Garland’s AG nomination delayed by GOP roadblocks
Merrick Garland’s attorney general nomination is hitting GOP roadblocks that will likely delay his confirmation to lead the Justice Department until next week.
Under the Senate’s rules, any one member can slow down a nomination and force Senate leadership to eat up days of time before a final vote.
Cotton pointed to a laundry list of issues where he said Garland’s answers during his confirmation hearing last month had been inadequate including the death penalty, immigration and gun sales.
Cotton’s disclosure of holding up Garland’s nomination comes after Senate Judiciary Committee Chairman Dick Durbin (D-Ill.) said earlier Wednesday that efforts to speed up Garland’s confirmation had hit a GOP objection.
“There was an objection to expediting his nomination,” Durbin said from the Senate floor. “As a consequence, we face the Senate procedure which means it could be delays even into next week before he can take job.”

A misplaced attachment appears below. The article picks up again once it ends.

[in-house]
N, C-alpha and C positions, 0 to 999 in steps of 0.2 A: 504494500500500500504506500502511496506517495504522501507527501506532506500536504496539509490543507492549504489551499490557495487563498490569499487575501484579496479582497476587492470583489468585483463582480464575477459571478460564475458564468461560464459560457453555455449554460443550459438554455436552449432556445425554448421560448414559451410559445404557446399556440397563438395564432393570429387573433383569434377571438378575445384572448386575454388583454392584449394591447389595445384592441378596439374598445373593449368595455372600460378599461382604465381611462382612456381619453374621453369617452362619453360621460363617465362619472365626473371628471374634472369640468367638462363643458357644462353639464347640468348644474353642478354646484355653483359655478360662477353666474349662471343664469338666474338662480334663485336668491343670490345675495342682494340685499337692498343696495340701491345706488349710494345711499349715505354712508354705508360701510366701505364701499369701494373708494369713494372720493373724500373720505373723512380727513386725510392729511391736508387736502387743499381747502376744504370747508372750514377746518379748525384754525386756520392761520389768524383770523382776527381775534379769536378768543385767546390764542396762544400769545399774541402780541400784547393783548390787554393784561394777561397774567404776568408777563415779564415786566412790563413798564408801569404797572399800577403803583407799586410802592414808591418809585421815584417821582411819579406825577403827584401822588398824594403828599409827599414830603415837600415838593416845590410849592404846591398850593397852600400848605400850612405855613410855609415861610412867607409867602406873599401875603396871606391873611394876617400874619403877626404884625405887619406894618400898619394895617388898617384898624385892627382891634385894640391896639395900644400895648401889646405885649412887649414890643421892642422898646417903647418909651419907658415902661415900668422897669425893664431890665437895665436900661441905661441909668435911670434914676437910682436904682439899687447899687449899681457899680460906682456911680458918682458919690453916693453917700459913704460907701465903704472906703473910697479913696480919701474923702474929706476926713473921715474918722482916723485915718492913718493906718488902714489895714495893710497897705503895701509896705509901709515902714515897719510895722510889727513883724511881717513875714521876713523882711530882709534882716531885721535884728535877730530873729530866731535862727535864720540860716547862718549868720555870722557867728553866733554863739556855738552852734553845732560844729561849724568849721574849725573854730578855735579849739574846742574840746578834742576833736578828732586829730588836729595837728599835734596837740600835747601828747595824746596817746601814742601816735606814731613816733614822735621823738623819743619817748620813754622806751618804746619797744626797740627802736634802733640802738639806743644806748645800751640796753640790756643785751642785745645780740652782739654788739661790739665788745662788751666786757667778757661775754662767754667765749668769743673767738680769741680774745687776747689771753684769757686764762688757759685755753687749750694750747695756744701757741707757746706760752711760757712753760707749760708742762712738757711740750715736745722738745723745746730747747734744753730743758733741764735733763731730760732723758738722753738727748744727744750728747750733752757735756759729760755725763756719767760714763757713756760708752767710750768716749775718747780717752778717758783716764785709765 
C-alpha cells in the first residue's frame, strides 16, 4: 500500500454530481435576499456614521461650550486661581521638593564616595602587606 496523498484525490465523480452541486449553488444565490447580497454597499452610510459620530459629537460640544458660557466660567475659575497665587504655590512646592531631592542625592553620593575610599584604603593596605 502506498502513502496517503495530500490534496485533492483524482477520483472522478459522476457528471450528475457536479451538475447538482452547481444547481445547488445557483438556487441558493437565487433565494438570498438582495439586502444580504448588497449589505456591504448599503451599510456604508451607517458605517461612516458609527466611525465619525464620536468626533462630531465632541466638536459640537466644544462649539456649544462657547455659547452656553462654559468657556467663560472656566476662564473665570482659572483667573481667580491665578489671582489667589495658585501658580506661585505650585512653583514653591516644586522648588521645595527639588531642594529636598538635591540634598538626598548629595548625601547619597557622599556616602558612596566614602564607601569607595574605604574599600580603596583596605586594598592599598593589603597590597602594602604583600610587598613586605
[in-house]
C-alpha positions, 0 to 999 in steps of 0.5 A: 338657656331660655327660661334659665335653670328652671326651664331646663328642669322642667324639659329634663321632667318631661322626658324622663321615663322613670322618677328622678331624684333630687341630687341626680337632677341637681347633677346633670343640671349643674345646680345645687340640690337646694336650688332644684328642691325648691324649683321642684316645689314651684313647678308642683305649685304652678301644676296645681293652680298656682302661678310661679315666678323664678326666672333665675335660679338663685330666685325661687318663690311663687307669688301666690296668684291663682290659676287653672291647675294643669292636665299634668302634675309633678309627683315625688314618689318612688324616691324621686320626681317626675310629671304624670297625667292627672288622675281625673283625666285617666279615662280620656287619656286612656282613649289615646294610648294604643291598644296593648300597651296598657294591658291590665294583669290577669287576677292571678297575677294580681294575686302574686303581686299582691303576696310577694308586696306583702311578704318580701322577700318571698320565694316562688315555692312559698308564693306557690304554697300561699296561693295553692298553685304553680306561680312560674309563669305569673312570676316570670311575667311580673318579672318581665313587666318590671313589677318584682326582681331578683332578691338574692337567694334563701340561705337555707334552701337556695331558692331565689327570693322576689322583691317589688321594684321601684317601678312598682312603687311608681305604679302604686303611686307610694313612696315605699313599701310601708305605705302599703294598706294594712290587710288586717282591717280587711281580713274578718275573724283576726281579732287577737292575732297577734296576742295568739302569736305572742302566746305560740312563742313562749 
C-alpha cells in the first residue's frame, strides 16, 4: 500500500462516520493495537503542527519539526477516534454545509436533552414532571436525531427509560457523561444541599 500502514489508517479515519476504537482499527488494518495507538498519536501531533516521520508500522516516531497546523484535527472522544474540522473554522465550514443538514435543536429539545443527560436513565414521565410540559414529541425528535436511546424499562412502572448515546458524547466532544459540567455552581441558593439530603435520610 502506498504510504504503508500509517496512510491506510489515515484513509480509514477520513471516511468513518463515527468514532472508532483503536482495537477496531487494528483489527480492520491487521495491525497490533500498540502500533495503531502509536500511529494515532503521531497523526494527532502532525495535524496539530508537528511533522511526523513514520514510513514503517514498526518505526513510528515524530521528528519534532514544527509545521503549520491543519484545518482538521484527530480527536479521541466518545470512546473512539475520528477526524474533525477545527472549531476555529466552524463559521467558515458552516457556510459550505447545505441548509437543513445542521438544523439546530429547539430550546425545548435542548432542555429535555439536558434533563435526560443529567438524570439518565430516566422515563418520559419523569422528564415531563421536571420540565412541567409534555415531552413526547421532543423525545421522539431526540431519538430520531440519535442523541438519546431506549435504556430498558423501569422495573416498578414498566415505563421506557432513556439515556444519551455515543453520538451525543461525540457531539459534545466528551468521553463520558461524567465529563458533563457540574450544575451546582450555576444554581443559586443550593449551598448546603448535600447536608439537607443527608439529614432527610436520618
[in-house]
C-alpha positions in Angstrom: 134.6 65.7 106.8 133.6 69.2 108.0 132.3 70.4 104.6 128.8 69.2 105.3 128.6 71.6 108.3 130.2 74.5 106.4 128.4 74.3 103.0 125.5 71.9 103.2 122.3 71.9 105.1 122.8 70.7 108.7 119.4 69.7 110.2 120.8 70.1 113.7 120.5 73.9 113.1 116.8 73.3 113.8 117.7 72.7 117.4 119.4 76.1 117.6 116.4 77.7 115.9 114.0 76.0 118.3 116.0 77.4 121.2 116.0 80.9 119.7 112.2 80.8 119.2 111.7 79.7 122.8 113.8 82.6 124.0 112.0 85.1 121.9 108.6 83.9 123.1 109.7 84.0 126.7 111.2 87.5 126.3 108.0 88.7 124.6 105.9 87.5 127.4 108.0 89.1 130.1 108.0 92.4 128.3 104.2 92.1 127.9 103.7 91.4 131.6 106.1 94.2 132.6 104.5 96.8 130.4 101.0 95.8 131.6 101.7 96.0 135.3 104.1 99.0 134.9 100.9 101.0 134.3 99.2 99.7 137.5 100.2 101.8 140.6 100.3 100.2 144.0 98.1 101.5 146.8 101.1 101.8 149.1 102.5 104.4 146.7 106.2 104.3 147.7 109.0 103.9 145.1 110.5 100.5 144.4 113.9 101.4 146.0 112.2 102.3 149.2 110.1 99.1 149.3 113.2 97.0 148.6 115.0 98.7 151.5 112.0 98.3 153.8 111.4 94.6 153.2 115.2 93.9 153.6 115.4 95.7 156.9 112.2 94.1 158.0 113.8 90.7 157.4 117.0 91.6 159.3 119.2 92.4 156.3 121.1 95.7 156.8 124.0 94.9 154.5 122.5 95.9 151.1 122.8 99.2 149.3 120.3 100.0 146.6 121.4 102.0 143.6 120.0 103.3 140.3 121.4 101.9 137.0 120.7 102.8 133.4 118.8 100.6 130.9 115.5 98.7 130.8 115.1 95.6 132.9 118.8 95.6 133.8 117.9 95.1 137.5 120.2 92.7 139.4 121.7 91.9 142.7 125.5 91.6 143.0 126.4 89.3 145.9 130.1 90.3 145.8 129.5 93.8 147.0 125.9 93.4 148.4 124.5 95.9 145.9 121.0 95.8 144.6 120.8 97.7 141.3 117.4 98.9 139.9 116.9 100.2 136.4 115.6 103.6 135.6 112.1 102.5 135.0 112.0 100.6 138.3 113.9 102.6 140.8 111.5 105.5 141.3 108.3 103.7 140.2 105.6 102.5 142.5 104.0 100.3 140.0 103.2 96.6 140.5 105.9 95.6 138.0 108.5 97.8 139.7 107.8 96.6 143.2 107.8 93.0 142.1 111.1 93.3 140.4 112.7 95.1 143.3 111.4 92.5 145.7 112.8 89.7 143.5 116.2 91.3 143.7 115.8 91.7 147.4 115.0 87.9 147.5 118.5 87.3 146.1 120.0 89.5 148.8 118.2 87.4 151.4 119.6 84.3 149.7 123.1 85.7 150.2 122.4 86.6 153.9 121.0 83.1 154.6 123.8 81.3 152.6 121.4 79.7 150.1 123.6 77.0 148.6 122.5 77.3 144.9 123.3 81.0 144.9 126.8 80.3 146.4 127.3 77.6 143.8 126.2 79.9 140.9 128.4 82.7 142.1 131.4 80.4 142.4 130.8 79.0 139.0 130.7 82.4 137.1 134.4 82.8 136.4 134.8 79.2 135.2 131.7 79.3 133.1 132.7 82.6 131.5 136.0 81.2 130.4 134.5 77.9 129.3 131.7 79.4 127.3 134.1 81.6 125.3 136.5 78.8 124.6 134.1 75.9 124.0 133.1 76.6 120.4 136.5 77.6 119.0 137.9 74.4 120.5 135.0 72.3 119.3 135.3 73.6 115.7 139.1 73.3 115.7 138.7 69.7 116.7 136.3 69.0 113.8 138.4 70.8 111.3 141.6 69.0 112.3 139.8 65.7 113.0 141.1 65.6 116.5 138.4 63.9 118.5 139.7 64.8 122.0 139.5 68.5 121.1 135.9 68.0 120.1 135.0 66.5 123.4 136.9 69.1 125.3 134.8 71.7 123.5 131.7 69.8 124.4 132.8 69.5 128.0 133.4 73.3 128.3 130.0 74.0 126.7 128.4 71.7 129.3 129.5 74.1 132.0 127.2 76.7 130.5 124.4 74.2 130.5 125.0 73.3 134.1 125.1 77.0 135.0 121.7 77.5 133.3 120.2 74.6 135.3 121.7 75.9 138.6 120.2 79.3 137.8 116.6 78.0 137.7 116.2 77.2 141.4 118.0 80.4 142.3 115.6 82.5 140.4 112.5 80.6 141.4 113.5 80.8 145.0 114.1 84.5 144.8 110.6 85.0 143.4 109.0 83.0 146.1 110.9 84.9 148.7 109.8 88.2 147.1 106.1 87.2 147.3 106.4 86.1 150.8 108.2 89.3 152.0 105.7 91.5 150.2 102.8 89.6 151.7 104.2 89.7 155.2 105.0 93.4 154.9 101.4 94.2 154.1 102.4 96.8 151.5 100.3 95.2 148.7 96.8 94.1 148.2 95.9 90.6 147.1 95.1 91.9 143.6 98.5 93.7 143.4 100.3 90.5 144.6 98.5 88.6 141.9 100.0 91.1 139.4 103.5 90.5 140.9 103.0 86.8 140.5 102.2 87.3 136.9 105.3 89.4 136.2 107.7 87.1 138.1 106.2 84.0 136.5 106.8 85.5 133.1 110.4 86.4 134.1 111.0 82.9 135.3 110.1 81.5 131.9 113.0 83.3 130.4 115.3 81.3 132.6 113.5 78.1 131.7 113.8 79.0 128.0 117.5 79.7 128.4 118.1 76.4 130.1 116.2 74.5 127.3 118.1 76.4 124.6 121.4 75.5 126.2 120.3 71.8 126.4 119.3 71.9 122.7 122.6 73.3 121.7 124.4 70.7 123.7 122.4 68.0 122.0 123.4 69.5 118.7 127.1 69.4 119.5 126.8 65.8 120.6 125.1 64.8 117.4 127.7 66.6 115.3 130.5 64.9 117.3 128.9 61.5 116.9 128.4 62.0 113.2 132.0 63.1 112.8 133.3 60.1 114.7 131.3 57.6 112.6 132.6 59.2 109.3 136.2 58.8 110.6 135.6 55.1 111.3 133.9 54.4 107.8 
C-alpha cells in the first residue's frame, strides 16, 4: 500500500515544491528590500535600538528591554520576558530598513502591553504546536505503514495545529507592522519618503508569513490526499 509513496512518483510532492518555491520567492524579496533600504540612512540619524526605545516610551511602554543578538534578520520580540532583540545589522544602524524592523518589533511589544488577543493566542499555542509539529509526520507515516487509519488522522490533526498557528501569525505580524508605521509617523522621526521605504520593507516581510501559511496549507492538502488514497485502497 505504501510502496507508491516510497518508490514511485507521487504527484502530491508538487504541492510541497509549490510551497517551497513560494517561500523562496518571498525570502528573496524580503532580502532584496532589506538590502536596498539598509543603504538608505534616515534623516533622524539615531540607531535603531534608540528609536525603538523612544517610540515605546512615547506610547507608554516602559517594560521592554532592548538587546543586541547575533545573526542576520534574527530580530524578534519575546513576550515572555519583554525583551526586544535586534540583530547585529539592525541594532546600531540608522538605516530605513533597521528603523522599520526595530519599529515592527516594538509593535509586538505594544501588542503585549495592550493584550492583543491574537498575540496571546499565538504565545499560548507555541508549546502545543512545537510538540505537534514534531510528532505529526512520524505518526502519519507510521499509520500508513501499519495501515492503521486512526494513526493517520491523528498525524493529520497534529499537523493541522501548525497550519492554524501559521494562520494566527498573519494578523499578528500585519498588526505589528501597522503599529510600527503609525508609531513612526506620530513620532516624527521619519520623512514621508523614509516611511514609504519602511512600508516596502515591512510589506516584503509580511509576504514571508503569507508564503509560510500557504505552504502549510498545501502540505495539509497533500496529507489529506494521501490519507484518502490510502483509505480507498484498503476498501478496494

Durbin told reporters early Wednesday evening that he did not know which GOP senator was objecting to Garland.
Garland is expected to be easily confirmed to lead the Justice Department, after advancing out the committee this week in a 15-7 vote.
Cotton along with GOP Sens. Mike Lee (Utah), Ted Cruz (Texas), Ben Sasse (Neb.), Josh Hawley (Mo.), John Kennedy (La.) and Marsha Blackburn (Tenn.) voted against his nomination in committee.
But Garland only needs 50 votes to be confirmed. No Democrat has said they will oppose him and he’s picked up support from Republicans including Senate Minority Leader Mitch McConnell (Ky.) and Judiciary Committee ranking member Chuck Grassley (Iowa).